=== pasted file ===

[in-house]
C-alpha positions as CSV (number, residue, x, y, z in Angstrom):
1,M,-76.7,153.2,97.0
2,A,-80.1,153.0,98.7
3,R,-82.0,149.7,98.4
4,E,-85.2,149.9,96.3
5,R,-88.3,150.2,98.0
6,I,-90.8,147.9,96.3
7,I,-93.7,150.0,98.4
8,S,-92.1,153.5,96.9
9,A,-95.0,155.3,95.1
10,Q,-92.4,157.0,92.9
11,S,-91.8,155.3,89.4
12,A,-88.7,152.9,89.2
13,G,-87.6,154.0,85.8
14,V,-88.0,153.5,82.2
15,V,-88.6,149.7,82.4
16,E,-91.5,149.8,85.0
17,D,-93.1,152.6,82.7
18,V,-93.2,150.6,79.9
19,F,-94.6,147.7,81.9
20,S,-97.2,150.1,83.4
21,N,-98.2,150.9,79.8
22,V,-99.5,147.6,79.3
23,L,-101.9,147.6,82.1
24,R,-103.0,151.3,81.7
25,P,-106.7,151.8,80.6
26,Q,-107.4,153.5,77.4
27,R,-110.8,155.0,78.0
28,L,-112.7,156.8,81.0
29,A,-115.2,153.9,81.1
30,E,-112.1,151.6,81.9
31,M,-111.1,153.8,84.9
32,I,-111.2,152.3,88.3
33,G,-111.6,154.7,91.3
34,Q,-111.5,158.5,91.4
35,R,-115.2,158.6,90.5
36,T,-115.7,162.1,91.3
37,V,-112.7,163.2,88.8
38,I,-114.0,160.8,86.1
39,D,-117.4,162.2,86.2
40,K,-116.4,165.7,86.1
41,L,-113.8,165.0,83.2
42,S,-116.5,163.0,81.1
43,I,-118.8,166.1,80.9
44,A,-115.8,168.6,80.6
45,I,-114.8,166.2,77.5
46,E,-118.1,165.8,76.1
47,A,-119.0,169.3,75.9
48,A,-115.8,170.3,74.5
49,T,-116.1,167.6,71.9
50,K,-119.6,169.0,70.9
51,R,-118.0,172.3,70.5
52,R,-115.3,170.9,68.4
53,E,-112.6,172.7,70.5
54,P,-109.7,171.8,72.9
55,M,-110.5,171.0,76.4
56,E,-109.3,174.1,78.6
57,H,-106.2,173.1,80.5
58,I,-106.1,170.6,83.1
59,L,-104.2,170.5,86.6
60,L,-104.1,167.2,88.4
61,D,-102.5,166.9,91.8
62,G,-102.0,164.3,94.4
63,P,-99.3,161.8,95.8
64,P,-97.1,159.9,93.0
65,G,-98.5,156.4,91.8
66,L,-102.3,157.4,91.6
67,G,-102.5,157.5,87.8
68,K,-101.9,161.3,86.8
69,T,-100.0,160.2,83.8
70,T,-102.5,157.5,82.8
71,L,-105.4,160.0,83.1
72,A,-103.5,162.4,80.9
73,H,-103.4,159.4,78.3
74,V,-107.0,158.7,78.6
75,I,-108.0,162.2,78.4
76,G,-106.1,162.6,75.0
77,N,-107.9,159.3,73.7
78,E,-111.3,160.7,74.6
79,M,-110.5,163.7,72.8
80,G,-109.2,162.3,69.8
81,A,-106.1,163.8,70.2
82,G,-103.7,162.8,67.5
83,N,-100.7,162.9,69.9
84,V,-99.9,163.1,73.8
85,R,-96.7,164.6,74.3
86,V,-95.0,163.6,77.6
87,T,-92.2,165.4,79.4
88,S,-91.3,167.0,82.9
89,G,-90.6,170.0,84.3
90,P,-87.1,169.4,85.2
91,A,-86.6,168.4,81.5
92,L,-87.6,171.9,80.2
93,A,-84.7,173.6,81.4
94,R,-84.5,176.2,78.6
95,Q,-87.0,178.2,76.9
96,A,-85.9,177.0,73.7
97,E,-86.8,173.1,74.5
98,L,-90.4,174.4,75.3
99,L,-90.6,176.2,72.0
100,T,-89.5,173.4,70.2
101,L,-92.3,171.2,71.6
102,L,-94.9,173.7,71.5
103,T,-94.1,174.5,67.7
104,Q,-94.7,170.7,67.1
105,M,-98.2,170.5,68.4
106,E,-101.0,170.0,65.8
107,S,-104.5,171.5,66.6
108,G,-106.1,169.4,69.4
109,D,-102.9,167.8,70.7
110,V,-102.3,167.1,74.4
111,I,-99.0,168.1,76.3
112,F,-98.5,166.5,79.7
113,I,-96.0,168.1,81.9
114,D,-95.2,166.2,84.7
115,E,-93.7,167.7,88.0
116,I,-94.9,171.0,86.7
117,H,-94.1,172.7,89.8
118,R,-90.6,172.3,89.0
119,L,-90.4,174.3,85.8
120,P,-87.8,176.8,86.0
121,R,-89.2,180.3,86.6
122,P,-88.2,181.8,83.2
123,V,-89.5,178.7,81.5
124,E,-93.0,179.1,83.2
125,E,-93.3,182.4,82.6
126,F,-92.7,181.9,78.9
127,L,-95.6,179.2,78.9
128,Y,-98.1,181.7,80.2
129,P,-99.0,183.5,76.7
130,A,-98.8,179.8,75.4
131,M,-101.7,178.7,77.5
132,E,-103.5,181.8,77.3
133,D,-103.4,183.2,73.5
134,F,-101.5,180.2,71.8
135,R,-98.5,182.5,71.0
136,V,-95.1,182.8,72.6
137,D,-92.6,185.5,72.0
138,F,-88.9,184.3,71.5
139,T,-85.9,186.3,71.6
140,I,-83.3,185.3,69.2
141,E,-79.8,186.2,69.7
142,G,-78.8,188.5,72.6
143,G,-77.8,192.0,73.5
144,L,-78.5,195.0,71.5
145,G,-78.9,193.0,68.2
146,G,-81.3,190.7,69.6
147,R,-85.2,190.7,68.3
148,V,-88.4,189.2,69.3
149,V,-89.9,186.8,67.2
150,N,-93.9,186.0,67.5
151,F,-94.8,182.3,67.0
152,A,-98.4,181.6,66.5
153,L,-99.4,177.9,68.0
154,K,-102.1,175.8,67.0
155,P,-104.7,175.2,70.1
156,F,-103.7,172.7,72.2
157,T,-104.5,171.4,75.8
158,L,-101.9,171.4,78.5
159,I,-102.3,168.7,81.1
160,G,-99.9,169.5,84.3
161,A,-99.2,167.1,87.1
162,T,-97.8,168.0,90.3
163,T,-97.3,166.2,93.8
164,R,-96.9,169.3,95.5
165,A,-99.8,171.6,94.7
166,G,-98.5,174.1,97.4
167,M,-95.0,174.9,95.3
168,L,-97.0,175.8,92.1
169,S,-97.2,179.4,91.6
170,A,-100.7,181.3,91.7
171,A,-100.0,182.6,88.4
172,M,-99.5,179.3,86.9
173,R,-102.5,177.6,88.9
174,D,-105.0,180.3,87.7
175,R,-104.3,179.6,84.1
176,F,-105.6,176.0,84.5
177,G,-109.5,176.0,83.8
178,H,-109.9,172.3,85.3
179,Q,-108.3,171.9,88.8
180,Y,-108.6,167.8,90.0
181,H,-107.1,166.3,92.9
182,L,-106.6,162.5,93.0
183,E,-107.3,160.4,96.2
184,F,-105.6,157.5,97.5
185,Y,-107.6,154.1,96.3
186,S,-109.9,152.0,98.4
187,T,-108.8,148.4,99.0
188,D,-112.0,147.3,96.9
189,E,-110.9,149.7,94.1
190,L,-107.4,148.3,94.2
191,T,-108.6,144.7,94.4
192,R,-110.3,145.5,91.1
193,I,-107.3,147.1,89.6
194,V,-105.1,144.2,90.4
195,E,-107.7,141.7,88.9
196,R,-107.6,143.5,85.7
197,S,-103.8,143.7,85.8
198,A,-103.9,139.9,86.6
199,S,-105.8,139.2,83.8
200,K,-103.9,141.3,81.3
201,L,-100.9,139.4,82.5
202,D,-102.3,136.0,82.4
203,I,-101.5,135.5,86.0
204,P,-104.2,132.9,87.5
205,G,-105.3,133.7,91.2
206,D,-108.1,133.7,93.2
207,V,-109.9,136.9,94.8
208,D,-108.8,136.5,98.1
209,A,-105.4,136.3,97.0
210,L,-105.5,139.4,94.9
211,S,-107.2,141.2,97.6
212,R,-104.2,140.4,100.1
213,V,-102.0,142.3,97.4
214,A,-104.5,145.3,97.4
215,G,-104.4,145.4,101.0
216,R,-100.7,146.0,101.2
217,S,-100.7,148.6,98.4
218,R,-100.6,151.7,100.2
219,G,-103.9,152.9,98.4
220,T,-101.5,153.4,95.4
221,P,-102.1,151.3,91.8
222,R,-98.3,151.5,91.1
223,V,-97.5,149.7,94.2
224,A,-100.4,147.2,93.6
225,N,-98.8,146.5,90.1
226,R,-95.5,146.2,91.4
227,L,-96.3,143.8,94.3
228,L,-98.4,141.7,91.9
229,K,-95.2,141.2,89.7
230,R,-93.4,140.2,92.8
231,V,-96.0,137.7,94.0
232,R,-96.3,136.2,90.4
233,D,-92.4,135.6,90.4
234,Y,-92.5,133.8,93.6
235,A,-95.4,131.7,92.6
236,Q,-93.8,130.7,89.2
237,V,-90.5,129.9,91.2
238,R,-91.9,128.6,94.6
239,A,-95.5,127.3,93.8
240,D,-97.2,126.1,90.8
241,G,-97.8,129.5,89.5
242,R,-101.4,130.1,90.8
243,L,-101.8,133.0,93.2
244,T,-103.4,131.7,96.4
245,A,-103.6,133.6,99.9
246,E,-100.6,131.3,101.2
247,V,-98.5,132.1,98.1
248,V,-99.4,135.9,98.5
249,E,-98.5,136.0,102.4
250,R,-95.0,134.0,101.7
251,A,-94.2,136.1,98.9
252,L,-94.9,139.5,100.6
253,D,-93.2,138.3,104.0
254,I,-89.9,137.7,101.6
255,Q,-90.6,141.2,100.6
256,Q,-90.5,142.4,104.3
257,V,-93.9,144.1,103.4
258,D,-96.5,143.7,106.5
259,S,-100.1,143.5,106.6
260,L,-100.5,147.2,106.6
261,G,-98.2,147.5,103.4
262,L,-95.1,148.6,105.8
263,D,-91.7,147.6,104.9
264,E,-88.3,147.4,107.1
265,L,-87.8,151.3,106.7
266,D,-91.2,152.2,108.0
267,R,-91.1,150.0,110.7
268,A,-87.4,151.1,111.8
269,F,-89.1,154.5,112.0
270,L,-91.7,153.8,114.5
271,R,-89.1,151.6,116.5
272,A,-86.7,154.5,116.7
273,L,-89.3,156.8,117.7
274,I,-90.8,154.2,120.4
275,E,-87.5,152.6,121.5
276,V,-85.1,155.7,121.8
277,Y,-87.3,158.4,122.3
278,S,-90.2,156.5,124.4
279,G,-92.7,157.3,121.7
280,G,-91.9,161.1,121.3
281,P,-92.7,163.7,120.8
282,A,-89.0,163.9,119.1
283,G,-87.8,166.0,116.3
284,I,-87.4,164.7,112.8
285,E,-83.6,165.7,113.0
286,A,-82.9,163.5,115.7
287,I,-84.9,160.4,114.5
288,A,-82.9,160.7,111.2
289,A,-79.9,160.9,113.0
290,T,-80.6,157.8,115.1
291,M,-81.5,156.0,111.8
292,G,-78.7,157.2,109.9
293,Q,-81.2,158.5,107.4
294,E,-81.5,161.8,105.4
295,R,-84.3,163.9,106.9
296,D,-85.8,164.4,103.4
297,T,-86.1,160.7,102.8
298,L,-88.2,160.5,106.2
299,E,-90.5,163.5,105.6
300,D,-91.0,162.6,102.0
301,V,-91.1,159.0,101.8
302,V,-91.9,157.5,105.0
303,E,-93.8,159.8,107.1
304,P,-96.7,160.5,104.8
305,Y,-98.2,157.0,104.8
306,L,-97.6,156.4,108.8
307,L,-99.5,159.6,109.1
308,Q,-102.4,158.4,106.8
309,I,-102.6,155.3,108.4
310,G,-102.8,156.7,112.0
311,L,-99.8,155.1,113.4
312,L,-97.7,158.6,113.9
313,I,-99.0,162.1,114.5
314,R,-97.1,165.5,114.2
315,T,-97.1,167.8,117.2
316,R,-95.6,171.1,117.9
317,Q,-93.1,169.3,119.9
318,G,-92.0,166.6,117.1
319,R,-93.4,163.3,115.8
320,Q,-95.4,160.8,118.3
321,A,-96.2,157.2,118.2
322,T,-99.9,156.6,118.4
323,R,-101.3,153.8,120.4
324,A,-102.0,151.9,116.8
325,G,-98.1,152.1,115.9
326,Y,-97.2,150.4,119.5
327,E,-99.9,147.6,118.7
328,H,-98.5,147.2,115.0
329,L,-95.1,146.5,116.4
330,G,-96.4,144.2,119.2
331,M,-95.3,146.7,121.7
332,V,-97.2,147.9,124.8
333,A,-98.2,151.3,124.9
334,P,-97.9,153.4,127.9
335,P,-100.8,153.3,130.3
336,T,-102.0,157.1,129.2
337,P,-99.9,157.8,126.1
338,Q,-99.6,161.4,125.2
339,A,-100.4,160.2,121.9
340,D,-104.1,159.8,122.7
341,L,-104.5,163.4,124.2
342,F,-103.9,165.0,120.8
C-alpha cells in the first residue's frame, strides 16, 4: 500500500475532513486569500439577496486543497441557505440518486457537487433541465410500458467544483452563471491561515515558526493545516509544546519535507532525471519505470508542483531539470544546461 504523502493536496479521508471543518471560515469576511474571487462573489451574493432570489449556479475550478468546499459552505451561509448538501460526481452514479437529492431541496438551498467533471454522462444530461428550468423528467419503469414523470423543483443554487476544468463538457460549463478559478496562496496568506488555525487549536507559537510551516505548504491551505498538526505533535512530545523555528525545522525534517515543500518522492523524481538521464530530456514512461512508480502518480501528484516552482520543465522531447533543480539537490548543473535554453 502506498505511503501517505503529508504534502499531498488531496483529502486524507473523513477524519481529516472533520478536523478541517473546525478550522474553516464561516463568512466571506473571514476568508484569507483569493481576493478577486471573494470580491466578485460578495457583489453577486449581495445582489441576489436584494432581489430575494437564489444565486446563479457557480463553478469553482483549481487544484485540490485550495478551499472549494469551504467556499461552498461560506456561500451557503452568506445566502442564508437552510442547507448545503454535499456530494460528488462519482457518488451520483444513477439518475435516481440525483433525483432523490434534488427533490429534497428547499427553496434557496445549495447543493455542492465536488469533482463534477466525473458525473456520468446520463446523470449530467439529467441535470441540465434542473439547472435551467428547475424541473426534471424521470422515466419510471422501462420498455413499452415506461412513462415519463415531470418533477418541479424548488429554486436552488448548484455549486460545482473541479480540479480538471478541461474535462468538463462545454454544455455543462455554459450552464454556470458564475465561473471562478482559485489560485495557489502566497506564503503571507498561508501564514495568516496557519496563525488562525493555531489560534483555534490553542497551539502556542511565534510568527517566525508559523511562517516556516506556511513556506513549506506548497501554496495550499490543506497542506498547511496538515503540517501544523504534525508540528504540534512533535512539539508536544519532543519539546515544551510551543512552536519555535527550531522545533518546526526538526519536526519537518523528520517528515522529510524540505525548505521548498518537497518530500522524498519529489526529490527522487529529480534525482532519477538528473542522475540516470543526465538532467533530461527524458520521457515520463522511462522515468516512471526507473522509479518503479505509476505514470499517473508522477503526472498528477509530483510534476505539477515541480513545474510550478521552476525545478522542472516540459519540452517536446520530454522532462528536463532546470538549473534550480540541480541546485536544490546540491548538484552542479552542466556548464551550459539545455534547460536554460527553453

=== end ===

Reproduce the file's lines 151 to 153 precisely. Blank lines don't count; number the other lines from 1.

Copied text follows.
149,V,-89.9,186.8,67.2
150,N,-93.9,186.0,67.5
151,F,-94.8,182.3,67.0